Up ahead is a valley that needs careful negotiation. Some people are more sure footed on the crampons than others but the guides take everything slowly and make sure the people that need help over tougher segments receive it whilst not holding up the rest of the group.
A glacier is a dynamic thing. Constantly moving, however slowly, no two tours are exactly the same. What I saw, and the photos you see here today may no longer exist, at least not in the form I saw them. Your tour is just the briefest snapshot if the glacier at a specific time.
While I can’t promise you that you will see great crevasses or giant sinkholes with meltwater gushing down them creating the lubricating layer of water the glacier slides on I can promise you that your tour will be unique to your group and it will be unforgettable.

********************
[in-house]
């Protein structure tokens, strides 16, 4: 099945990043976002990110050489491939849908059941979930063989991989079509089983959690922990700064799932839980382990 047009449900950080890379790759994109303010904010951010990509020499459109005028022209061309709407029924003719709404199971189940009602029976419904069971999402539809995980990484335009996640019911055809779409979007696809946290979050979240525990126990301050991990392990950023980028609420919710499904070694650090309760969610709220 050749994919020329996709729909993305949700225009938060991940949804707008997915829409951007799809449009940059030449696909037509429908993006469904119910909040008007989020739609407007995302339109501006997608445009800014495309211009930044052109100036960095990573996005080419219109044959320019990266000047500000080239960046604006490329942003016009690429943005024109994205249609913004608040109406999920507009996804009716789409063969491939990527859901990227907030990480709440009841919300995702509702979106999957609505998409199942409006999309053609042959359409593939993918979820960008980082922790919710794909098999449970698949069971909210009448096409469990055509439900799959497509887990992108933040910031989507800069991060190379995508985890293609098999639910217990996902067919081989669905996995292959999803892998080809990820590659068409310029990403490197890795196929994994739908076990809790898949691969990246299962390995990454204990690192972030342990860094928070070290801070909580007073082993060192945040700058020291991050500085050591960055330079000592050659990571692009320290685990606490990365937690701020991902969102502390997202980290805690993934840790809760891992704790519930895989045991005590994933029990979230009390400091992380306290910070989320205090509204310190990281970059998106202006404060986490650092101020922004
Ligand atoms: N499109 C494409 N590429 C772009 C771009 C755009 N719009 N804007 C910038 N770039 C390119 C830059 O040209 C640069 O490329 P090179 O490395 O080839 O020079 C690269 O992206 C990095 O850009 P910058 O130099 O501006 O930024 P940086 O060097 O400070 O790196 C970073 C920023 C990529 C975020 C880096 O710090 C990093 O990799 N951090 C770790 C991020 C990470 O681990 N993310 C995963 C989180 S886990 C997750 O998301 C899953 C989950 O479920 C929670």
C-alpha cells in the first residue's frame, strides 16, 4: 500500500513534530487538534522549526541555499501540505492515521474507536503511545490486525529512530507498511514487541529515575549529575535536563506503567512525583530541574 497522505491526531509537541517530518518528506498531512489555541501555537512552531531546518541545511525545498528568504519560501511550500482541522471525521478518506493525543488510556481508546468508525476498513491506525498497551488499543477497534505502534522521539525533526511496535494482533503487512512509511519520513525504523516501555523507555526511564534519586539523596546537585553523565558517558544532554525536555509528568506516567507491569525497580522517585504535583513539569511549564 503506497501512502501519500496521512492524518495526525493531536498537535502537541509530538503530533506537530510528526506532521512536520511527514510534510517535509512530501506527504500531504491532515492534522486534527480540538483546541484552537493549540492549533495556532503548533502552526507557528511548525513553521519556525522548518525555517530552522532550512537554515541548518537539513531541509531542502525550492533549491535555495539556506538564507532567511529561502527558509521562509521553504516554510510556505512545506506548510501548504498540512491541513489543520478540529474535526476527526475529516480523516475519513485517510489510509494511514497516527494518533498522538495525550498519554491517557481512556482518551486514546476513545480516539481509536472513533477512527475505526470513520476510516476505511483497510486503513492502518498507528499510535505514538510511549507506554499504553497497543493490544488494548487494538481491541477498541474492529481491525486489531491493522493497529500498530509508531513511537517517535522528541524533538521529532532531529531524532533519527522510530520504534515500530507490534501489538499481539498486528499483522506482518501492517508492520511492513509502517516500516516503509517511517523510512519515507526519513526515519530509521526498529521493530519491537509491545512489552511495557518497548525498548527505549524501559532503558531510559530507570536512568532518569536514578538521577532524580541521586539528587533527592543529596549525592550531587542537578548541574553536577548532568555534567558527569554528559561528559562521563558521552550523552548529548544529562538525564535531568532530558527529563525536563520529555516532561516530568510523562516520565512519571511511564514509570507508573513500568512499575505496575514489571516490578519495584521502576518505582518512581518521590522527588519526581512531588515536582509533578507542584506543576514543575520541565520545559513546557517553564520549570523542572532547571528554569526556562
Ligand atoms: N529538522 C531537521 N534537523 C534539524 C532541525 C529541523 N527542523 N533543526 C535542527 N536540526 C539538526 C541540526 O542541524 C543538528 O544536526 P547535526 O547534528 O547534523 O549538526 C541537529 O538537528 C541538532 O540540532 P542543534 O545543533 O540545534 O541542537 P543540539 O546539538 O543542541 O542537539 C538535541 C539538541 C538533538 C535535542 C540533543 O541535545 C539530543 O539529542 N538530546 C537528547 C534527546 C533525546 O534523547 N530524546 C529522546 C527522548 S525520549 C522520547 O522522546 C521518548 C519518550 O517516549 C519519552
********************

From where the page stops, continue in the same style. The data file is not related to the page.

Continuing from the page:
The paths of the treks are walked by the guides first thing in the morning to check they are safe, if something has happened to the previous days route that creates a problem, the route is changed. Simple.
The climax of my first tour was a breathtaking valley on the glacier upon which we toasted the glacier itself with some fine Scottish malt whiskey over ice from the glacier. Crystal clear and glistening in the daylight it was a perfect end to an all too short stay on the river of ice.
Stepping off the glacier I knew that wouldn’t be my last time here but I would have to wait over 2 years to find out for myself what it’s like to spend most of the day on the ice.